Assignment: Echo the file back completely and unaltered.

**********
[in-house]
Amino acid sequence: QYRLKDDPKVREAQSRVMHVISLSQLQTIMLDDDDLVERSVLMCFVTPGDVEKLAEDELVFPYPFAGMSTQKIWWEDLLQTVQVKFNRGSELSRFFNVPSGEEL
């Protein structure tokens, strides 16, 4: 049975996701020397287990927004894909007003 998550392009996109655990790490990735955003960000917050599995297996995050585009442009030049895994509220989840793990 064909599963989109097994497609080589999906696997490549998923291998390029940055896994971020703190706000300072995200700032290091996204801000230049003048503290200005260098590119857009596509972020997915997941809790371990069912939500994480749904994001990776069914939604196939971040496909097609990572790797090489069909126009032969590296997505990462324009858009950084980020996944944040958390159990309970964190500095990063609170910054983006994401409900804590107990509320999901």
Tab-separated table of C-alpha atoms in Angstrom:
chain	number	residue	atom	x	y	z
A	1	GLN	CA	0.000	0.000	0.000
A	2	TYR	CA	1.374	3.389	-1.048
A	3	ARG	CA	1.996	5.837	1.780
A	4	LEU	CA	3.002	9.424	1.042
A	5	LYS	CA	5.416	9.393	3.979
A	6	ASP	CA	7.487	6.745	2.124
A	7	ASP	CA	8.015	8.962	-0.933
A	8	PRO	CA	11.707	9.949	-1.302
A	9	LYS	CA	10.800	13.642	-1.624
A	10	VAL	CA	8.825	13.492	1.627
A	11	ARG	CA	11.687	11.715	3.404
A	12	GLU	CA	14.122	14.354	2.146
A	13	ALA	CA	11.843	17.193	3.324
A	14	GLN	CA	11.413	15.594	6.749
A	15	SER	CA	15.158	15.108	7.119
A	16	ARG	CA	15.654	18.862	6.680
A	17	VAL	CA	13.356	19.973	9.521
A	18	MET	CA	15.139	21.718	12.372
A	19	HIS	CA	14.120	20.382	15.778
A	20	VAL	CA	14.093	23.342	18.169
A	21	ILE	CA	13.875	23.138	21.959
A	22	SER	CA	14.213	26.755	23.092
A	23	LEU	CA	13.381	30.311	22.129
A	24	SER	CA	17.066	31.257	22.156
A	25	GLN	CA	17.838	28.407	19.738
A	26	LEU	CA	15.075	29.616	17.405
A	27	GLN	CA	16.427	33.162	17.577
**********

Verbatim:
[in-house]
Amino acid sequence: QYRLKDDPKVREAQSRVMHVISLSQLQTIMLDDDDLVERSVLMCFVTPGDVEKLAEDELVFPYPFAGMSTQKIWWEDLLQTVQVKFNRGSELSRFFNVPSGEEL
């Protein structure tokens, strides 16, 4: 049975996701020397287990927004894909007003 998550392009996109655990790490990735955003960000917050599995297996995050585009442009030049895994509220989840793990 064909599963989109097994497609080589999906696997490549998923291998390029940055896994971020703190706000300072995200700032290091996204801000230049003048503290200005260098590119857009596509972020997915997941809790371990069912939500994480749904994001990776069914939604196939971040496909097609990572790797090489069909126009032969590296997505990462324009858009950084980020996944944040958390159990309970964190500095990063609170910054983006994401409900804590107990509320999901």
Tab-separated table of C-alpha atoms in Angstrom:
chain	number	residue	atom	x	y	z
A	1	GLN	CA	0.000	0.000	0.000
A	2	TYR	CA	1.374	3.389	-1.048
A	3	ARG	CA	1.996	5.837	1.780
A	4	LEU	CA	3.002	9.424	1.042
A	5	LYS	CA	5.416	9.393	3.979
A	6	ASP	CA	7.487	6.745	2.124
A	7	ASP	CA	8.015	8.962	-0.933
A	8	PRO	CA	11.707	9.949	-1.302
A	9	LYS	CA	10.800	13.642	-1.624
A	10	VAL	CA	8.825	13.492	1.627
A	11	ARG	CA	11.687	11.715	3.404
A	12	GLU	CA	14.122	14.354	2.146
A	13	ALA	CA	11.843	17.193	3.324
A	14	GLN	CA	11.413	15.594	6.749
A	15	SER	CA	15.158	15.108	7.119
A	16	ARG	CA	15.654	18.862	6.680
A	17	VAL	CA	13.356	19.973	9.521
A	18	MET	CA	15.139	21.718	12.372
A	19	HIS	CA	14.120	20.382	15.778
A	20	VAL	CA	14.093	23.342	18.169
A	21	ILE	CA	13.875	23.138	21.959
A	22	SER	CA	14.213	26.755	23.092
A	23	LEU	CA	13.381	30.311	22.129
A	24	SER	CA	17.066	31.257	22.156
A	25	GLN	CA	17.838	28.407	19.738
A	26	LEU	CA	15.075	29.616	17.405
A	27	GLN	CA	16.427	33.162	17.577